De Waal thus concludes that sexual behaviour among bonobos is a mechanism to reduce conflict:

During reconciliations, bonobos use the same sexual repertoire as they do during feeding time. Based on an analysis of many such incidents, my study yielded the first solid evidence for sexual behavior as a mechanism to overcome aggression. Not that this function is absent in other animals–or in humans, for that matter–but the art of sexual reconciliation may well have reached its evolutionary peak in the bonobo. For these animals, sexual behavior is indistinguishable from social behaviour.

Sexual relationships are also used in a more positive way, to forge social bonds, particularly between the females. As with many animal species, bonobos live in clan groups. In their case, the males remain for life in their birth clans, so they will know all the other individuals. It is the female bonobos who leave, and start a new life as adults in a new clan, where they are strangers. They routinely approach one or two senior females, and attempt to establish a sexual relationship. If this is reciprocated, the association becomes permanent, with the older females acting as guardians to the younger. Later, as the newcomers themselves become established seniors within the clan, they may likewise accept sexual approaches from new female arrivals, and take on their guardianship.

Here we can point out that this use of sexual relationships to promote social bonding and avoid conflict has clear parallels in human society.  At the domestic level, the “kiss and make-up scenario” is well known, in which a quarrel between partners may be followed by particularly intense love-making. At a grander level, for many centuries of European history, formal marriage was usual only for the wealthy classes, to protect property and inheritance rights. At the highest social levels, dynastic marriages were frequently arranged to ensure political alliances between royal houses – and to reduce the risk of war. Elsewhere, other societies have used homosexual relationships between men in the same dynastic way, to promote cordial relationships between clans. This has been noted in medieval Egypt, and in China.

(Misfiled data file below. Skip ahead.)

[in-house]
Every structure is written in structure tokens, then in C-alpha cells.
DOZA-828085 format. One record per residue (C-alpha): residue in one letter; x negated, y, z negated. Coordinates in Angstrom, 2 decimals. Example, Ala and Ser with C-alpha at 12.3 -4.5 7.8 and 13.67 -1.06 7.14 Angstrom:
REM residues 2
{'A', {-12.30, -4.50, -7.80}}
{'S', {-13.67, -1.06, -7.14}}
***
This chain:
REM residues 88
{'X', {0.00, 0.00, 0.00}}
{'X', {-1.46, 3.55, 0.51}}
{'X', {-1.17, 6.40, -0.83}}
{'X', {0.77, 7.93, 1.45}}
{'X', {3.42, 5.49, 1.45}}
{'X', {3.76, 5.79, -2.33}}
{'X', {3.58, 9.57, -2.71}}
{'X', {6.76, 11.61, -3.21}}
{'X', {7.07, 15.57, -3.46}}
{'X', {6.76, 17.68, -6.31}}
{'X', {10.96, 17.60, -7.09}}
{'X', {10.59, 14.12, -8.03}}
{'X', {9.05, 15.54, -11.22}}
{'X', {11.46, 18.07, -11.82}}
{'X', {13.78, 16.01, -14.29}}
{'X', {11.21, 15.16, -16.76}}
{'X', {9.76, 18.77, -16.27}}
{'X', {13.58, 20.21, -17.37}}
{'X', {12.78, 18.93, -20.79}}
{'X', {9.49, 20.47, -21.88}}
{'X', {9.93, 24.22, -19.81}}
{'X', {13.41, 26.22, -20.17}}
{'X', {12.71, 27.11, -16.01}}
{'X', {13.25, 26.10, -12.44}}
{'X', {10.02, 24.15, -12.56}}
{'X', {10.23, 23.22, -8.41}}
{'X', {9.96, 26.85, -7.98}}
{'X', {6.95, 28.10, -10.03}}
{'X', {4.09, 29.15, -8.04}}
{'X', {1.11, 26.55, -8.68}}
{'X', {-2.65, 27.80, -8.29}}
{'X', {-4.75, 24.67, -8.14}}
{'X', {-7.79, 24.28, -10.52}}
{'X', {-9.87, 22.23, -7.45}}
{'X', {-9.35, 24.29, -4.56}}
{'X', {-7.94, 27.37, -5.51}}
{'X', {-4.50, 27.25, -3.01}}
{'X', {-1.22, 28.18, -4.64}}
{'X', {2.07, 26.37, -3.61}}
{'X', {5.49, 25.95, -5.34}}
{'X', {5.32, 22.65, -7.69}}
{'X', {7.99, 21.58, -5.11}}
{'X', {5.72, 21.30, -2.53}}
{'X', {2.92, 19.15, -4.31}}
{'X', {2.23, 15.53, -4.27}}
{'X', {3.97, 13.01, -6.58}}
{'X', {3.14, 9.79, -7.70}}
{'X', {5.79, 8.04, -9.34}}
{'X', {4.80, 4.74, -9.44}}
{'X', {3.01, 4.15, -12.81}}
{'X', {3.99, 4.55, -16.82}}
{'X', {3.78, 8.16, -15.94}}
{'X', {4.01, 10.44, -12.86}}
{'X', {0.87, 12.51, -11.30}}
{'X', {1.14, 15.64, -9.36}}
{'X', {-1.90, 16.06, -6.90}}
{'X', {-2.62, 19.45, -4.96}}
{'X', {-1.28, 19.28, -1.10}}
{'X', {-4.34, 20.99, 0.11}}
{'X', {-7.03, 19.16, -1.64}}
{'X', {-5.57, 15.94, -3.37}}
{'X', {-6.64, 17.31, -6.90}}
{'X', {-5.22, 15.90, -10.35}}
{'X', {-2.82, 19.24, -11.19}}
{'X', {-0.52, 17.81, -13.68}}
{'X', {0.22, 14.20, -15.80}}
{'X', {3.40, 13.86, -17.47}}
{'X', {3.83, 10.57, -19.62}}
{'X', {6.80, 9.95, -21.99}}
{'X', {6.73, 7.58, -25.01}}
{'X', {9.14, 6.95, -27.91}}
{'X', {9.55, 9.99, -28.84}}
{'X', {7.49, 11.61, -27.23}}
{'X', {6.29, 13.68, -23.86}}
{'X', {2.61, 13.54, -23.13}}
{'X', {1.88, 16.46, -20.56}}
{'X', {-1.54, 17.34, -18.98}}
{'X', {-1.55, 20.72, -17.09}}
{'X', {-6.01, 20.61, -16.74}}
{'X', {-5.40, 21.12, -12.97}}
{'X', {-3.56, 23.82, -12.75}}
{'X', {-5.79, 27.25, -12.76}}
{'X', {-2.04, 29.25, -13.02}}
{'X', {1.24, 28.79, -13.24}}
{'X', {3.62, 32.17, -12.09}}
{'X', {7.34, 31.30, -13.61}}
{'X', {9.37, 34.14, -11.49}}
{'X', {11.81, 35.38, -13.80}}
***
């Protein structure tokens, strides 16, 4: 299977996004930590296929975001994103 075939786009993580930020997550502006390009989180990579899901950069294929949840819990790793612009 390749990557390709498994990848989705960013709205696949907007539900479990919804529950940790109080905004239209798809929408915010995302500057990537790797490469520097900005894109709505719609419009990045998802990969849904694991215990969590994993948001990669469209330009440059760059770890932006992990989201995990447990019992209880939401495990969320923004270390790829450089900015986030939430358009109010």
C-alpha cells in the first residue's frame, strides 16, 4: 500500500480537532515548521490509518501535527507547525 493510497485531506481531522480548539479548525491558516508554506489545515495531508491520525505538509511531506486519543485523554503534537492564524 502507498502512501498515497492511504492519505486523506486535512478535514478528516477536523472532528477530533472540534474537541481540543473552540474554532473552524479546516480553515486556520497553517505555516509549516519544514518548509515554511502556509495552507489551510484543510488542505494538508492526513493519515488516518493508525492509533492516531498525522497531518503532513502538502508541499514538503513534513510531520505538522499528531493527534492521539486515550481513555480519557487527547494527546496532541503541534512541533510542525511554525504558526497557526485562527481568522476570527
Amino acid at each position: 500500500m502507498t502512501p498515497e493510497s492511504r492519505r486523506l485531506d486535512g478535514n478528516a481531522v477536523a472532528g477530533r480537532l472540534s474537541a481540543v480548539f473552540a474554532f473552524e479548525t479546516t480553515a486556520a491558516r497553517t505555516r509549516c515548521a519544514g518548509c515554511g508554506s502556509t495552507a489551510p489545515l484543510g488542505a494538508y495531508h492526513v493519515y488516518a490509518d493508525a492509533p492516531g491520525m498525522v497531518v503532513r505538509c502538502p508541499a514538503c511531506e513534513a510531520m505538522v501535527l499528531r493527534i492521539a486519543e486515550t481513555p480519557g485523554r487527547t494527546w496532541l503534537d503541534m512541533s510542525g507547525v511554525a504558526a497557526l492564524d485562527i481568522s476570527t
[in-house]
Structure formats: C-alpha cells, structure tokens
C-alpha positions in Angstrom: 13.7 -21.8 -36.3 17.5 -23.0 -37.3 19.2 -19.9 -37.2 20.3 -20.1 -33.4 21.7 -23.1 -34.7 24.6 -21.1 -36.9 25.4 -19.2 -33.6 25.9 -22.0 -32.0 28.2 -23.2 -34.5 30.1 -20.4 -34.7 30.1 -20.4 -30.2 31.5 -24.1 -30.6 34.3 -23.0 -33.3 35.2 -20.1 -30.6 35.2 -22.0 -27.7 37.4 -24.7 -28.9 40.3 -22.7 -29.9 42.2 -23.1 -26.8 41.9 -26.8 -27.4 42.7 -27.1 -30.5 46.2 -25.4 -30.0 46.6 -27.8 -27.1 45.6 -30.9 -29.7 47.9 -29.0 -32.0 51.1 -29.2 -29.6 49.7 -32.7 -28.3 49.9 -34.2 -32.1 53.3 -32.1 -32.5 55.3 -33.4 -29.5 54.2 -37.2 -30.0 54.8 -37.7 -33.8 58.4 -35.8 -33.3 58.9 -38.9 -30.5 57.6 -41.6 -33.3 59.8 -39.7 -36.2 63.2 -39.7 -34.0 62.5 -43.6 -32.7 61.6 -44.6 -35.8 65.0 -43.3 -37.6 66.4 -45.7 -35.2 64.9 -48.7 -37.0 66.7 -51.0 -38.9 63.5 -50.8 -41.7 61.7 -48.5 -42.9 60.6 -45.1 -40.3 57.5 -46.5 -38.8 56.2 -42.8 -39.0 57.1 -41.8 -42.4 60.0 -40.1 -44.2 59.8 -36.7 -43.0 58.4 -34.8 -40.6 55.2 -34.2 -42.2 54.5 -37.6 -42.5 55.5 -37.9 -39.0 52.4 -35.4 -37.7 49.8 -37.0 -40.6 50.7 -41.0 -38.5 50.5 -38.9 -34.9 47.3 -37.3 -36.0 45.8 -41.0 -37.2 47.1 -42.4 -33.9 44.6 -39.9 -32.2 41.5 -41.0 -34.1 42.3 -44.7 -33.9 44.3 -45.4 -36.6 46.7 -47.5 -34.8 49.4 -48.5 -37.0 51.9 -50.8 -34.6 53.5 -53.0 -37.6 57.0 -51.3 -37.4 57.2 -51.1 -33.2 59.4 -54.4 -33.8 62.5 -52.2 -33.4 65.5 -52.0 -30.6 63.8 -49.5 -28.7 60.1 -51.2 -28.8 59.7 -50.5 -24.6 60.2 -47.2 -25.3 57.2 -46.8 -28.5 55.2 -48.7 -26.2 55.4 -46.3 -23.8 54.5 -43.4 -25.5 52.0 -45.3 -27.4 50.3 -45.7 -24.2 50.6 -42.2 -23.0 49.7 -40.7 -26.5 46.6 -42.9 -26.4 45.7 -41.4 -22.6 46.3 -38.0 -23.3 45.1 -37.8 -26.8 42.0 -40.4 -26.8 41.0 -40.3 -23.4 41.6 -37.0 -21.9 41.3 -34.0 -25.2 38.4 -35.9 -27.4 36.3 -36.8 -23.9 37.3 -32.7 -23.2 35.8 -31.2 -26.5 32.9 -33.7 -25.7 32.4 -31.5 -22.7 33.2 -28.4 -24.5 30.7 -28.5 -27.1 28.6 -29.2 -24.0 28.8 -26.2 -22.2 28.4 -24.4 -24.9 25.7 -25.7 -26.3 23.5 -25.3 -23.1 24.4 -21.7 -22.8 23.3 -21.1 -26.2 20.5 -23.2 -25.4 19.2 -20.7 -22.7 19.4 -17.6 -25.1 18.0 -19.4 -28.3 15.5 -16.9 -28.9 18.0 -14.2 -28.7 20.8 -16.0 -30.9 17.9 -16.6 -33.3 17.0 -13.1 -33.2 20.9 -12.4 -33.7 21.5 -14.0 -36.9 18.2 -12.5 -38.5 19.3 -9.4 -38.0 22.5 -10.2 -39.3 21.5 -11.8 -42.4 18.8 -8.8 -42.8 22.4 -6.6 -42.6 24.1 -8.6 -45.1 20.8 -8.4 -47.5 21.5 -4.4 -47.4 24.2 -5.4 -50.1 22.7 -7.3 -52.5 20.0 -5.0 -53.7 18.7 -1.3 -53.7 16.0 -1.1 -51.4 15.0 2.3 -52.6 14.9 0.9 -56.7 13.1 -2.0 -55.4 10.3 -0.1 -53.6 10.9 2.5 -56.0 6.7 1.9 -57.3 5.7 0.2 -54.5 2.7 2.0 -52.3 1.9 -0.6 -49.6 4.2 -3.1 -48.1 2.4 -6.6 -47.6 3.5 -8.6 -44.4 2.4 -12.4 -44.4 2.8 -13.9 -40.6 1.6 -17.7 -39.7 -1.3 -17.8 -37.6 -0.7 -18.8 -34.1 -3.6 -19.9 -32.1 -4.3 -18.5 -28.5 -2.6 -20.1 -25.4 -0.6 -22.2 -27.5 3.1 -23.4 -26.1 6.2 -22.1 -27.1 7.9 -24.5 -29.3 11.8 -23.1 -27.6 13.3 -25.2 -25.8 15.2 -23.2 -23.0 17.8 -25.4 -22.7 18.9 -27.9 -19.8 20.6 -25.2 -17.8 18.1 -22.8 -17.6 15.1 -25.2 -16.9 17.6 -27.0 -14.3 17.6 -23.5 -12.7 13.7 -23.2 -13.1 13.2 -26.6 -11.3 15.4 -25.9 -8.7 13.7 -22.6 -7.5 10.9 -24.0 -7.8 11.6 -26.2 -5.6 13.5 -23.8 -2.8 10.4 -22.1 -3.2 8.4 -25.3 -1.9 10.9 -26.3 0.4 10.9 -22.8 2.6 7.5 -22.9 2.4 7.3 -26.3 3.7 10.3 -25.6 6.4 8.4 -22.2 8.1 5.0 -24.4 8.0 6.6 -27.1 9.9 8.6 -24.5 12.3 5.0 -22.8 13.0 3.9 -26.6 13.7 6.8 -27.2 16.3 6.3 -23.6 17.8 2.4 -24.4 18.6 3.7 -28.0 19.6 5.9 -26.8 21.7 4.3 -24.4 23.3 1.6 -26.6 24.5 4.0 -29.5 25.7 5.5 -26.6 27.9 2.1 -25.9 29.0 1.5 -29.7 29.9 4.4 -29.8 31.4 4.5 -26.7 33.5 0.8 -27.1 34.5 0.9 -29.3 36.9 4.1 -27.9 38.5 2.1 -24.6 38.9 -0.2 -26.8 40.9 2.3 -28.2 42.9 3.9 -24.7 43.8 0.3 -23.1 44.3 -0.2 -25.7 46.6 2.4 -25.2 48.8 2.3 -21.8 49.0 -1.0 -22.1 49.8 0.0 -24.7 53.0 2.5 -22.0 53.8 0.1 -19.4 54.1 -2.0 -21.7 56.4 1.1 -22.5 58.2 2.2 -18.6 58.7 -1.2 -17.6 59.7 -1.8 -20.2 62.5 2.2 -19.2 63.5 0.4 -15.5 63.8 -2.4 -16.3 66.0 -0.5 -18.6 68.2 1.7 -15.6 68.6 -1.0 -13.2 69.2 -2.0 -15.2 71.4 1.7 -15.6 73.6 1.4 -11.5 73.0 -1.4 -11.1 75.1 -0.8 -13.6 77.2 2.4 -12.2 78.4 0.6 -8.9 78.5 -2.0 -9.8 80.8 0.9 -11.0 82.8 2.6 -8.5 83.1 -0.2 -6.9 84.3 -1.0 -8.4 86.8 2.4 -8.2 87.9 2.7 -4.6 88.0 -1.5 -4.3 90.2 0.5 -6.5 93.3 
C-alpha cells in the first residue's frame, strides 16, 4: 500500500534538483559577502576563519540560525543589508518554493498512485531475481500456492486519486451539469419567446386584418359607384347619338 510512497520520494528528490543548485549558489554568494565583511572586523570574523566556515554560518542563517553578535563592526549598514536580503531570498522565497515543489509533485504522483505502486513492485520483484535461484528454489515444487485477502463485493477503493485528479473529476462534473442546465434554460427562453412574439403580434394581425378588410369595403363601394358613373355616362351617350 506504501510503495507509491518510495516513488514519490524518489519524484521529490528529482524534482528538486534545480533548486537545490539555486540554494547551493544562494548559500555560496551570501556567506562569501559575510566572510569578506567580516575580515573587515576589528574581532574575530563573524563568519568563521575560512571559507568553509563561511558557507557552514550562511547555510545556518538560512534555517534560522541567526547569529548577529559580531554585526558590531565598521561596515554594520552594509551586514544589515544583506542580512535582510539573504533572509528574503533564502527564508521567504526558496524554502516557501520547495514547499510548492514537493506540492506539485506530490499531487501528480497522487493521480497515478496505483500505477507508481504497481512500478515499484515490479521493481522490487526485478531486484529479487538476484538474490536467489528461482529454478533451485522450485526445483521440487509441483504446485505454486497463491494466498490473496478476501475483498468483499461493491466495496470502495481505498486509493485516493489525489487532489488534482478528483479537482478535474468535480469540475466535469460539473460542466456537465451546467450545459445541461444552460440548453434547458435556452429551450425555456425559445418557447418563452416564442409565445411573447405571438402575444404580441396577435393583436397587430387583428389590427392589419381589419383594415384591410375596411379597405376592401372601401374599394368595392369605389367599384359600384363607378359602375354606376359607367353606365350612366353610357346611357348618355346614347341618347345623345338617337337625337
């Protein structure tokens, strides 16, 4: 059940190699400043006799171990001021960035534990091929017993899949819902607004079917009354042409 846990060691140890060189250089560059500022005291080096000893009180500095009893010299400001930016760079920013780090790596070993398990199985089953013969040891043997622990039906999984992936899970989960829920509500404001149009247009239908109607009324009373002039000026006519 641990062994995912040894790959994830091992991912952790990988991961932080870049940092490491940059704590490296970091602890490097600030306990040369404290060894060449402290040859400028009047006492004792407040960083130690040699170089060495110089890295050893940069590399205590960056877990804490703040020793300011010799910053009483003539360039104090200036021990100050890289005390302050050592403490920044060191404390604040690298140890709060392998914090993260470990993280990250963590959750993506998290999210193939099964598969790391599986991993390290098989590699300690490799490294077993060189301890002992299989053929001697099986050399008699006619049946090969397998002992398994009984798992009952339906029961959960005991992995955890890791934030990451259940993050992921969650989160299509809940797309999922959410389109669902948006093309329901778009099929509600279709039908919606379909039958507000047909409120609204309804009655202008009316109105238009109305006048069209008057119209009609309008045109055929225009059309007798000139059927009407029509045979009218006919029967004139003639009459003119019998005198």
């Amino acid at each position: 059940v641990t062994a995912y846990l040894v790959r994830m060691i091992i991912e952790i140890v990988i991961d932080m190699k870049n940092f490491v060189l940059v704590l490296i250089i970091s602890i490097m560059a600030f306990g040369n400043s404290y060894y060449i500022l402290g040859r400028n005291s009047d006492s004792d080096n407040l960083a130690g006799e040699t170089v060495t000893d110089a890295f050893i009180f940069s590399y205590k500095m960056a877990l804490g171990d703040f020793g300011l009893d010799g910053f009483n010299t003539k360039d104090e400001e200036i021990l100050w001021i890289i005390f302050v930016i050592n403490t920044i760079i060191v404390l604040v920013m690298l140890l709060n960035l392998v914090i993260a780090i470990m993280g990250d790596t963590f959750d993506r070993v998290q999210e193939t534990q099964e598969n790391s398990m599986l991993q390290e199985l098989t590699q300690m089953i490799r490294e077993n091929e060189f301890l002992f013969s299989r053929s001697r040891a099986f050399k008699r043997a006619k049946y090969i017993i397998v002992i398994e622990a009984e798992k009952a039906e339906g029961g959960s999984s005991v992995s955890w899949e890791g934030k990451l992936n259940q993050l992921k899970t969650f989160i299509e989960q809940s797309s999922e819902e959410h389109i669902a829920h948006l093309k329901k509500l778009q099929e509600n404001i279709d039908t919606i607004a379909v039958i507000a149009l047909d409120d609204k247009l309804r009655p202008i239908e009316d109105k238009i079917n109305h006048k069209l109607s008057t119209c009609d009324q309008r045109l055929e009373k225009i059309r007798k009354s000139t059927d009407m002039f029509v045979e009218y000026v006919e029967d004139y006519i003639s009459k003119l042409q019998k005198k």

There is one other feature of bonobo sexuality that I found has a remarkable resemblance to some human practice. Freed from the tight connection between intercourse and reproduction,young and attractive bonobo females are able to use their charms for material gain.   Some females have been observed to approach males with an enticing food supply with clear a clearly sexual offer. After intercourse, the male will share his food with the female, who then leaves.

Females offering males sexual favours for profit: sound familiar?


de Waal, Frans B.M. : Bonobo Sex & Society, Scientific American, arch 1995, which I found on-line here

See also my previous post here at QTC:

Natural Families: the Wildlife Rainbow


(Note: This site is a  selective mirror of posts from my main site. Comments here have been disabled.  To place a comment, or to read the full range of posts and features of the main site, go to  the  corresponding post at my main site.)

%d bloggers like this: